The Ivy League was a bellwether in the coronavirus pandemic, moving before other college conferences and professional leagues to shut down sports. Getting restarted has proved a thornier debate. Nearly a year later, the eight-team conference is facing a rising tide of frustration as it deliberates whether to hold a spring season.

As the basketball season for other Division I colleges staggers toward its conclusion and lower-division schools begin spring football campaigns, some college coaches and players fear the Ivy League will skip spring sports entirely.

The conference has given no firm deadline on when it will decide to play or not. Meanwhile, athletes are left to wait, unable to compete and their ability to hold formal practices or access training facilities varying by school.

John Torroella, a pitcher on Brown’s baseball team, argued on Twitter that the conference has had nearly a year to structure a modified season but that its indecision has left athletes and coaches in limbo. His school’s men’s and women’s lacrosse teams started the social media hashtag #LetTheLeaguePlay and have garnered more than 10,000 signatures for a change.org petition to the conference administration to allow spring sports.

In January, Yale baseball captain Cal Christofori wrote an open letter to the Ivy League Council of Presidents lobbying for a spring season. His former teammate Ben Wanger, who now plays at Miami as a graduate transfer, told the Yale Daily News that several athletes reached out to him to inquire about the graduate transfer process. Wanger has also been vocal about the issue on social media.

“Hey @IvyLeague — when are you going to let your Spring athletes know if there’s going to be a season? Or do you plan on leaving your athletes out to dry again this year?” he tweeted last month. “I’ve spoken with several Ivy League athletes who plan on withdrawing if there is no season — not fair to keep them in limbo this long. Give them all the info so they can make their own decisions.”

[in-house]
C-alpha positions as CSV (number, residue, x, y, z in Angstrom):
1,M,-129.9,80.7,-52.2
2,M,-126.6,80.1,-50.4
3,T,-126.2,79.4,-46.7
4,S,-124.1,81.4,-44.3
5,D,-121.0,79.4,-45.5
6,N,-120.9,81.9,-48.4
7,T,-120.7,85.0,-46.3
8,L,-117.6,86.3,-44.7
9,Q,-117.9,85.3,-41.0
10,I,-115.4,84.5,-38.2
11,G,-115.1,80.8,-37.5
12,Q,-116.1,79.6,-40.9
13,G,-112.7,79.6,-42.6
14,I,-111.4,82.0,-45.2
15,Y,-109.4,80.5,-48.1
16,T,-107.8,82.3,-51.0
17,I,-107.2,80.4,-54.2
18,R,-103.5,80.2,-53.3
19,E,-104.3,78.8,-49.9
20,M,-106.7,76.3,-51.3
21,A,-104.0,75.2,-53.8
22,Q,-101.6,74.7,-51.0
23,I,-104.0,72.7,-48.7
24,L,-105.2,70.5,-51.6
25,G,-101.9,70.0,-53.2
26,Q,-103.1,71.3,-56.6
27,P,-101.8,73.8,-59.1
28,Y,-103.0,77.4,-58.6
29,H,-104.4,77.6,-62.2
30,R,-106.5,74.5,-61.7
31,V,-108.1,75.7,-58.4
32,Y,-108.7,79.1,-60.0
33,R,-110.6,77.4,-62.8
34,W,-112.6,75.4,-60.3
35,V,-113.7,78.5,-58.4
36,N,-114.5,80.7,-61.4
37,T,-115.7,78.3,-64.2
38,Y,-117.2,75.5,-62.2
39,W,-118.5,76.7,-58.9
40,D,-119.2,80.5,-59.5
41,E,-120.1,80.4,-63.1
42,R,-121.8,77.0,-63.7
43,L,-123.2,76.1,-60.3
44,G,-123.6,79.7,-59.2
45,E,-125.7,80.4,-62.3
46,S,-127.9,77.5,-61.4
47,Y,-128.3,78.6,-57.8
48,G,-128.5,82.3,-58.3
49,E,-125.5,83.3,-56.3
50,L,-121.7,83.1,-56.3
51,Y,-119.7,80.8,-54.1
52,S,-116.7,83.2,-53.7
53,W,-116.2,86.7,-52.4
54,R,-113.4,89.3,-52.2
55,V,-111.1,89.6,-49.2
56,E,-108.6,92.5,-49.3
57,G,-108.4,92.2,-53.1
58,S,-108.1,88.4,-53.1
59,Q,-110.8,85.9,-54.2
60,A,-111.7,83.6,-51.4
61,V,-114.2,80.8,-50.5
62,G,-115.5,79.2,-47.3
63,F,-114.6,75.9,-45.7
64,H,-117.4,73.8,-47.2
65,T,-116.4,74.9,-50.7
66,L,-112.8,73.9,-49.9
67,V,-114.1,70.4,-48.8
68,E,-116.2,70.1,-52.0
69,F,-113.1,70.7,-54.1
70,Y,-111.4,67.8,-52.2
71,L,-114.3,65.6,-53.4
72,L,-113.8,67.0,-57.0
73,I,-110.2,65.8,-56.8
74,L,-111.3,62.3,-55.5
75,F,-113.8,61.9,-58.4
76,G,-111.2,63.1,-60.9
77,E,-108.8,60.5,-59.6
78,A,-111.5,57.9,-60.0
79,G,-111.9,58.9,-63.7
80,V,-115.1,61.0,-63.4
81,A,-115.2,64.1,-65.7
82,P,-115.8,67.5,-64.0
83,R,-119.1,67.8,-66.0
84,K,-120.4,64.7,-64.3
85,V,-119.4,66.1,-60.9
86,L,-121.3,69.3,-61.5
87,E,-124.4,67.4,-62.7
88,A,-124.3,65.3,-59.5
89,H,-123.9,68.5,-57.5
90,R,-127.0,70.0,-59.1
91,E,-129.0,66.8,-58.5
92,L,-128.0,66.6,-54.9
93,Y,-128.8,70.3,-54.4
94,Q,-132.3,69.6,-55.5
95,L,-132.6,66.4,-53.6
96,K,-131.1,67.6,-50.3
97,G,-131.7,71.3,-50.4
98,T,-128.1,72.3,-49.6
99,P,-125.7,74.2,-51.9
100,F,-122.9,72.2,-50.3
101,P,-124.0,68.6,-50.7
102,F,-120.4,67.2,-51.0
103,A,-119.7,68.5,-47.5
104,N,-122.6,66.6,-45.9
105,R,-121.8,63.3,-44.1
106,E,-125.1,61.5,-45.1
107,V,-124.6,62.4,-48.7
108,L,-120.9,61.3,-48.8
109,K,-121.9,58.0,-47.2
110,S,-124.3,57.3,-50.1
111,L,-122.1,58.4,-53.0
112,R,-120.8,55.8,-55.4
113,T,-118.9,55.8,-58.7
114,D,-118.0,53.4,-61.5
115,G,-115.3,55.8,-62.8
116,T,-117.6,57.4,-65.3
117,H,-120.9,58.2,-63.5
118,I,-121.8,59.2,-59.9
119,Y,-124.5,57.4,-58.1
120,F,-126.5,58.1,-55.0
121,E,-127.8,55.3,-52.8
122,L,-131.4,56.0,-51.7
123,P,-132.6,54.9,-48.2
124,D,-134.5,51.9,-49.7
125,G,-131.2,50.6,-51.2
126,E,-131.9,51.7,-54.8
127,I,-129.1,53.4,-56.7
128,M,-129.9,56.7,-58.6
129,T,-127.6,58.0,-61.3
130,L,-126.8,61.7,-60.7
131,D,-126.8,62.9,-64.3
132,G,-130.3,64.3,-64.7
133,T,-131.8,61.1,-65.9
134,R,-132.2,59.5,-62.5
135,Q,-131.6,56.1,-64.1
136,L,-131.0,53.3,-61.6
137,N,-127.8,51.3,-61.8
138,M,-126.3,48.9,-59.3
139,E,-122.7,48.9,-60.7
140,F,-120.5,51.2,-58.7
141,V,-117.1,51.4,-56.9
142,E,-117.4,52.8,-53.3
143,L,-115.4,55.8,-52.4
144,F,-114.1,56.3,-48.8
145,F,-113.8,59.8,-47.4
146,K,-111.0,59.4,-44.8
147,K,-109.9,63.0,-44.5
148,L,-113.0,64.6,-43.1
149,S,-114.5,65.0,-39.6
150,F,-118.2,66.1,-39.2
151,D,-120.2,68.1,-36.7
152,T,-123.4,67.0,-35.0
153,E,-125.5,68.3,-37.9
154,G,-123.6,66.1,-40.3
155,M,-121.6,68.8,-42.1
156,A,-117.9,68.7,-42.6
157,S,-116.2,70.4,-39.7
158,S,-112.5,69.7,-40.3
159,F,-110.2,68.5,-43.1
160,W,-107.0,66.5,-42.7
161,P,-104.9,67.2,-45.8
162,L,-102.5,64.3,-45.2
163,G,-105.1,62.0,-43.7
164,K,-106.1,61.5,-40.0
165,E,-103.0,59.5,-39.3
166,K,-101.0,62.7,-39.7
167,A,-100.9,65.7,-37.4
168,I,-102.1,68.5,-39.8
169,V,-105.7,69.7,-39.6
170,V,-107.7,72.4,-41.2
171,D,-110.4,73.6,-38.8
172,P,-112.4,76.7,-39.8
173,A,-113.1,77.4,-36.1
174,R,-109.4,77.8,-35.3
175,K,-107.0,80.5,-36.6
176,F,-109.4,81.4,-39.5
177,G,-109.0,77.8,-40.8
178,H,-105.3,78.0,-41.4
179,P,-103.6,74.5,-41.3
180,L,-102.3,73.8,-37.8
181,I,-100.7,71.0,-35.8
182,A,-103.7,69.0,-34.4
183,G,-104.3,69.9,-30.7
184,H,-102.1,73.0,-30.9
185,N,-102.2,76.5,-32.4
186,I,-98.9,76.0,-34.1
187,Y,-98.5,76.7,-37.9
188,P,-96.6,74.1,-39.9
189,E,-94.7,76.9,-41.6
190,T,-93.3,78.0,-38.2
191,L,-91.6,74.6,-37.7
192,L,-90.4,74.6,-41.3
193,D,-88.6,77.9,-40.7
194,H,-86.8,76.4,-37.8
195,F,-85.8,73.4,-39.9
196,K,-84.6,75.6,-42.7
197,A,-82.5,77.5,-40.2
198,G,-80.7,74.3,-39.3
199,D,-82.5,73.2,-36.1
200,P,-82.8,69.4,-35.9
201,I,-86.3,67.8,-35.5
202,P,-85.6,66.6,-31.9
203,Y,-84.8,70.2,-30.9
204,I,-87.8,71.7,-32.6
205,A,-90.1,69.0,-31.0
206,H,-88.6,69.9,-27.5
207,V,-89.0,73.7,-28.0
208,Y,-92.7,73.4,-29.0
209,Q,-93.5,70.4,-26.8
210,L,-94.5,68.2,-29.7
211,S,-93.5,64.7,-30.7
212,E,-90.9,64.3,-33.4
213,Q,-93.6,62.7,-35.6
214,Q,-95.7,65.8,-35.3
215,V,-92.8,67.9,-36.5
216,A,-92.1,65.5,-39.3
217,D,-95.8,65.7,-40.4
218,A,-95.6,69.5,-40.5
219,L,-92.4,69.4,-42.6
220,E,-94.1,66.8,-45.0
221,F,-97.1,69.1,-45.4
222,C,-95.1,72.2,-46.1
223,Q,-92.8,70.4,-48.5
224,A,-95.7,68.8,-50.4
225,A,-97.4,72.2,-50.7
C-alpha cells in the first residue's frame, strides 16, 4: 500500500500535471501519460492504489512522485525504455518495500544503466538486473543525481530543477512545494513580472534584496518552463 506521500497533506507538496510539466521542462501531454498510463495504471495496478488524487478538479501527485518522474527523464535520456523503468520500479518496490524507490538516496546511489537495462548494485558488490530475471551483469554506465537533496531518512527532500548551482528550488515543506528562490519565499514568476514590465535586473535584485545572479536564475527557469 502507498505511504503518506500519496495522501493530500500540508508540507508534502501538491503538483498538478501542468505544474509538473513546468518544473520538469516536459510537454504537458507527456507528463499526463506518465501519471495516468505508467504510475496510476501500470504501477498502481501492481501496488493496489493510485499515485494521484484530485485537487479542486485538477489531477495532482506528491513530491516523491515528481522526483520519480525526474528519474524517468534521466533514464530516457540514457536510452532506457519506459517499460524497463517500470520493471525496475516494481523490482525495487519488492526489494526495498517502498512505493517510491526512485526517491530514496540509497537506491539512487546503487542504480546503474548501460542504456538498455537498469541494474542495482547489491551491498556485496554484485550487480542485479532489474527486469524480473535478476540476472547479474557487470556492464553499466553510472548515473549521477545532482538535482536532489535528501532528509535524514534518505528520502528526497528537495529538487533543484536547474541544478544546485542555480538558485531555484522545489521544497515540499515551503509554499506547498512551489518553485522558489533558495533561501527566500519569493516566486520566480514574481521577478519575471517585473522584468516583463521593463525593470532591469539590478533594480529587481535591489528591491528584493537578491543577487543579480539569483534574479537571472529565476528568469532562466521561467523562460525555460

The Ivy League last year nixed its men’s basketball tournament March 10, a day before the NBA shut down and two days before the NCAA scuttled its winter and spring sports championships for the 2019-20 academic year. The Ivy League opted out of fall sports in July, before other conferences suspended or altered their schedules.

In November, the Ivy League Council of Presidents canceled winter sports two weeks before the college basketball season began. It declined to move fall sports to the spring and postponed spring sports through at least the end of February.

It updated that guidance last month in a statement to coaches and student-athletes, reiterating that a final decision on the spring season is forthcoming and that a potential spring sports season would feature “likely significantly curtailed competition schedule[s].”

“The League continues to monitor and evaluate where the COVID-19 trends currently stand as well as where our campus policies are and how each affects a potential return to competition for the spring,” Matt Panto, the Ivy League’s associate executive director for strategic communications, said in a statement to The Washington Post.